January 18, 2019

Trump claims media ‘dishonest’ over crowd photos

62President Donald Trump has accused the media of dishonesty over the number of people attending his inauguration.
Mr Trump was speaking after photographs were published appearing to show more people attended the inauguration of his predecessor Barack Obama in 2009.
Mr Trump’s press secretary said it had been “the largest audience to ever see an inauguration” even though figures he cited add up to under 750,000 people.
He said the new US administration would hold the media accountable.
On Saturday, millions in the US and around the world took part in protests to highlight women’s rights, which activists believe to be under threat from the new administration.
The largest US rally was in the capital, Washington DC, which city officials estimated to be more than 500,000-strong, followed by New York with some 400,000 and hundreds of thousands elsewhere, including Chicago and Los Angeles.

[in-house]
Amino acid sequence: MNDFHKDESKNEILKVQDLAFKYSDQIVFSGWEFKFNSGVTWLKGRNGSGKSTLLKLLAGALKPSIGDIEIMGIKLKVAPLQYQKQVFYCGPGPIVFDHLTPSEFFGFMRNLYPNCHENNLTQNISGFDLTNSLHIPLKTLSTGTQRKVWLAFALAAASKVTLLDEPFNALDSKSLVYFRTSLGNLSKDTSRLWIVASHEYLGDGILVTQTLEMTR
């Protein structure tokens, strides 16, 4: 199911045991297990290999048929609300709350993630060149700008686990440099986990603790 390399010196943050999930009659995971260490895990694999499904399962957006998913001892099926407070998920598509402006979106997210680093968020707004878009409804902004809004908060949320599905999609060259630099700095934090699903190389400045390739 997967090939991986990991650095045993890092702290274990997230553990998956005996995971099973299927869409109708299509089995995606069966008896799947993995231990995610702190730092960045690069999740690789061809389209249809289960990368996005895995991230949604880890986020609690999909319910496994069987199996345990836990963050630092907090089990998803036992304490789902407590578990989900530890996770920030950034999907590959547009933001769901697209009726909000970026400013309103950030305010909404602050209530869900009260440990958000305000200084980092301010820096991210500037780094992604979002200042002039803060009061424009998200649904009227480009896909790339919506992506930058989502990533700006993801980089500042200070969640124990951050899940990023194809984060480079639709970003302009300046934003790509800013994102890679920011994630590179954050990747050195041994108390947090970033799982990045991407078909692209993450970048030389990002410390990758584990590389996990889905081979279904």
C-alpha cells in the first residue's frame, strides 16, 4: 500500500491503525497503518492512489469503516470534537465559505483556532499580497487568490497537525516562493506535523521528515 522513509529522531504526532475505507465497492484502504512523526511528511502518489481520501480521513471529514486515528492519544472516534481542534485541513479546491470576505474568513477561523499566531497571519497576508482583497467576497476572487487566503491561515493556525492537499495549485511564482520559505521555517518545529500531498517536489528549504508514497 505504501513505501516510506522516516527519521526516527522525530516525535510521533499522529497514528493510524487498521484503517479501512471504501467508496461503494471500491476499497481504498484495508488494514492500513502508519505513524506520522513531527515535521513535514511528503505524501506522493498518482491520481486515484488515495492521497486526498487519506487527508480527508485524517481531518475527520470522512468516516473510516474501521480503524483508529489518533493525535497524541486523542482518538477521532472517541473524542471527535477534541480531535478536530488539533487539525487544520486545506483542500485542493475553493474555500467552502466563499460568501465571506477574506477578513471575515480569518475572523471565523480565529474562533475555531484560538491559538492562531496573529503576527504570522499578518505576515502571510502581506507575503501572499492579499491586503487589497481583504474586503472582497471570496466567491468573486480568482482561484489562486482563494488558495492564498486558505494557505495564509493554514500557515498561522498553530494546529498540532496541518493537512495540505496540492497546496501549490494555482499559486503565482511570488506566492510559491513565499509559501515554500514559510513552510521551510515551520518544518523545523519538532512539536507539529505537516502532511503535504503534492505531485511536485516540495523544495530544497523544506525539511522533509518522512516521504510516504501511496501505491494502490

For decades, the US National Park Service provided official crowd estimates for gatherings on the National Mall.
But the agency stopped providing counts after organisers of the Million Man March protest about rights for black people in 1995 threatened a lawsuit.
Mr Trump said “it looked like a million and a half people” there on Friday – with the crowd extending all the way back to the Washington Monument.
He provided no evidence.
To support the argument, his press secretary Sean Spicer outlined figures amounting to 720,000 people in the Mall.
He also said that the number of people taking Washington’s subway system on the day had been higher than during Mr Obama’s second inauguration in 2013.
In fact, there were 782,000 tickets that year, but 571,000 this year, the Washington-area transit authority says.
Mr Spicer also said that plastic sheets had been used for the first time to cover the grass which “had the effect of highlighting areas people were not standing whereas in years past the grass eliminated this visual”. In fact, the grass was also covered in 2013.
He added that fences and metal detectors had had an impact on attendance, but this had also been denied by officials as being a factor.
District of Columbia officials had made preparations for an estimated 700,000 to 900,000 people.

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